Pianist with local ties comes back to Ironton

Published 12:00 am Friday, January 23, 2004

Seventeen-year-old piano prodigy Illya Filshtinskiy will tickle the ebony and ivory keys tomorrow when he returns to Ironton to wow a crowd full of friends and family.

Sponsored by the Ironton Council for the

Arts, Filshtinskiy will perform at 7:30 p.m. tomorrow in the Mains Rotunda at Ohio University Southern. Tickets are $7 for adults and $6 for senior citizens and students.

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Filshtinskiy, a native of Kharkov in the Ukraine, said his local ties have always made playing in Ironton special. Step-father David Burwell is an Ironton native. Illya's step-grandmother Carolyn Burwell is a life-long Ironton resident.

"It is a lot of fun coming coming back there and playing for people," Illya said. "Especially when those people enjoy the music you play and classical music."

Carolyn Burwell said the entire family will be coming into town for the concert and that she does not think the public will be disappointed when they see her talented grandson perform again.

"I would say they will be astounded to see him play the piano," she said. "He can make it talk."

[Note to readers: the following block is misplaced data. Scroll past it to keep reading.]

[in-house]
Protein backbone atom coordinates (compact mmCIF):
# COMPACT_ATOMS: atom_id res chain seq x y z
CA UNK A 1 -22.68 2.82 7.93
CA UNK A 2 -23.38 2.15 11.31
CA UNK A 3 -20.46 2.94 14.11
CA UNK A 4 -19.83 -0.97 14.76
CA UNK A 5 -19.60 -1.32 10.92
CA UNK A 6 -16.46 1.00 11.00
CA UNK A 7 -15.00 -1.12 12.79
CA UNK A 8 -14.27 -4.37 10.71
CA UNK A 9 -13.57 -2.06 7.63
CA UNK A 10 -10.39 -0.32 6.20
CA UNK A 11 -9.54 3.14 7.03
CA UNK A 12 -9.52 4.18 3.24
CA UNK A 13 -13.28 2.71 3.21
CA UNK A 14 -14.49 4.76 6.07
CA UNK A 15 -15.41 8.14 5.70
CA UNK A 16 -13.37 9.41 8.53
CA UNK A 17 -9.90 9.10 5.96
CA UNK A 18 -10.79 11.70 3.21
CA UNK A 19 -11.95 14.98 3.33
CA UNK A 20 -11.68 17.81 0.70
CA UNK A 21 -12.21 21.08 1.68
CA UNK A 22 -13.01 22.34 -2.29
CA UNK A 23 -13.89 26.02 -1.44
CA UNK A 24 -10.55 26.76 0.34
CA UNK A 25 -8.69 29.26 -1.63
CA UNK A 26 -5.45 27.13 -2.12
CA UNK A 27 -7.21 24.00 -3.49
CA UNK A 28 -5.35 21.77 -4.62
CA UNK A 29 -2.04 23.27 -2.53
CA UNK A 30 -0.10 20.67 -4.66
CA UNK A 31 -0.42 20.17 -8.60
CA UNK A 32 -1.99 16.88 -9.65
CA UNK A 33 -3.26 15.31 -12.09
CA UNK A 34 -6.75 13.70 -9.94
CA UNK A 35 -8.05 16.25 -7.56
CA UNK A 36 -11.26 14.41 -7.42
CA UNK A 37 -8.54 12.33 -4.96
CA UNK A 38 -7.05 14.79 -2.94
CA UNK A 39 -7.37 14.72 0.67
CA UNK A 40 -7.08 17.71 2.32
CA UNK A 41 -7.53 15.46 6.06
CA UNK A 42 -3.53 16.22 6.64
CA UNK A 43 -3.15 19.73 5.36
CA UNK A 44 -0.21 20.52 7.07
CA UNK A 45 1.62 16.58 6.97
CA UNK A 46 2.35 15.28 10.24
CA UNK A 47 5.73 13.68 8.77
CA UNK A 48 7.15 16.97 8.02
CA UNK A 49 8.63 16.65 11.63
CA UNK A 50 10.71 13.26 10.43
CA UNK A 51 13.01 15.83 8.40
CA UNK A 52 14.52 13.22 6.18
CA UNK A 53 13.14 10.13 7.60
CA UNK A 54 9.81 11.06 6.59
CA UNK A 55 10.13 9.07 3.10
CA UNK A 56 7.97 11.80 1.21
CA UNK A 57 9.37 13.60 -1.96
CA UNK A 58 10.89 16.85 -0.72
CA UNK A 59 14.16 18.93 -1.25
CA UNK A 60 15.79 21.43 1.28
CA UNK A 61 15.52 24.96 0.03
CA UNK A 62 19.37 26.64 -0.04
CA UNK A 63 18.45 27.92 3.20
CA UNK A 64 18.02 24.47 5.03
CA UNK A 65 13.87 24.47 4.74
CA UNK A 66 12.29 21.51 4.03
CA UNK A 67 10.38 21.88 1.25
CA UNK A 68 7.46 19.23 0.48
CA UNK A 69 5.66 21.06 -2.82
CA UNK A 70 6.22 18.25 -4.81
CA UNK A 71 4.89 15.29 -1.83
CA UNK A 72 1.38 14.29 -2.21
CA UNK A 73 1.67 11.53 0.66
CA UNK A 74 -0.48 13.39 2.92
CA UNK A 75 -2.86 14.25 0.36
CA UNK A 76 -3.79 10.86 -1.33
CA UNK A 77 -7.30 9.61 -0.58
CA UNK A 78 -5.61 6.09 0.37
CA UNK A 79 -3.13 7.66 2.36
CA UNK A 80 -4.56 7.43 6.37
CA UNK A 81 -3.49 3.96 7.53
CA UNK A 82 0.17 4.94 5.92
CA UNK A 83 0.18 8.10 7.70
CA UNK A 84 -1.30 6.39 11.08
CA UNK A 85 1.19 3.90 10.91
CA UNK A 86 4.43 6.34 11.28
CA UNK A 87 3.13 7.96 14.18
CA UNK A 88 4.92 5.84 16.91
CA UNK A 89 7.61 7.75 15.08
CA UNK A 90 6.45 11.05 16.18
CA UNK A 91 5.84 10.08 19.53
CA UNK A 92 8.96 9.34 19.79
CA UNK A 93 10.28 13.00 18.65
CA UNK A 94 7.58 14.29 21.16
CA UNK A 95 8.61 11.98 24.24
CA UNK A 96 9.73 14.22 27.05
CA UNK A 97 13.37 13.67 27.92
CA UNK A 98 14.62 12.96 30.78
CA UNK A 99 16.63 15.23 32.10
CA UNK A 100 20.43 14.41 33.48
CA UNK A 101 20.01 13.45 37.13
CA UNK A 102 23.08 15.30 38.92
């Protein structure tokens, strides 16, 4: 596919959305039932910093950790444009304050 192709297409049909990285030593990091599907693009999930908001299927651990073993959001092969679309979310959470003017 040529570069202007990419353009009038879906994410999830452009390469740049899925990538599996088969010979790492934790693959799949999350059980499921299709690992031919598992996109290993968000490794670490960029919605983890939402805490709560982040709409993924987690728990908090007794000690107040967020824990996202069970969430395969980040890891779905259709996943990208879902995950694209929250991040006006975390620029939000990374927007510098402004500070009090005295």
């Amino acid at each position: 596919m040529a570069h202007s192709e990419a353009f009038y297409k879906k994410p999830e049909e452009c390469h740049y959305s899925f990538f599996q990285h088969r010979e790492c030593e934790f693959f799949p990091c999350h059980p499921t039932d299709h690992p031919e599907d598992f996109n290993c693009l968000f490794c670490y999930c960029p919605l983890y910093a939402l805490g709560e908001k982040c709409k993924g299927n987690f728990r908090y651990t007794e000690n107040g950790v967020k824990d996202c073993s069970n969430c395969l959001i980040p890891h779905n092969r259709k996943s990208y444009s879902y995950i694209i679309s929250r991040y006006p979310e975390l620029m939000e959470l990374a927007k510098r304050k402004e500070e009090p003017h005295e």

David Burwell met Illya's mother, Elena, in 1999 on a visit to the Ukraine. After marrying, she and Illya joined David in America in 2000.

Filshtinskiy has studied piano since he was six. Planning to pursue a professional career as a pianist, he has studied under several esteemed instructors.

In recent years, he has won numerous competitions. He won grand prize in concerto and solo piano at the 46th World Piano Competition earning him the opportunity to perform at Carnegie Hall and the United Nations in New York in 2002.

A 17-year-old senior at Westerville High School, Filshtinskiy practices six to eight hours a day but still makes time to be a normal teenager and make the honor roll

"I do most of my homework at school," he said. "Then I come home, get some rest, practice, take a short break and maybe do some homework, then I practice again."

"The most rewarding is when you are struggling on something, or can't play a particular piece or a difficult part. When you finally get it, is the most rewarding part," he said. "And of course later when you get to share it with people at concerts."

Filshtinskiy said he thinks his music has appeal for everyone.

"If they do not know much about classical music they should come for sure," he said. "It will be something new. They might like it and can then teach their kids to play music or the piano."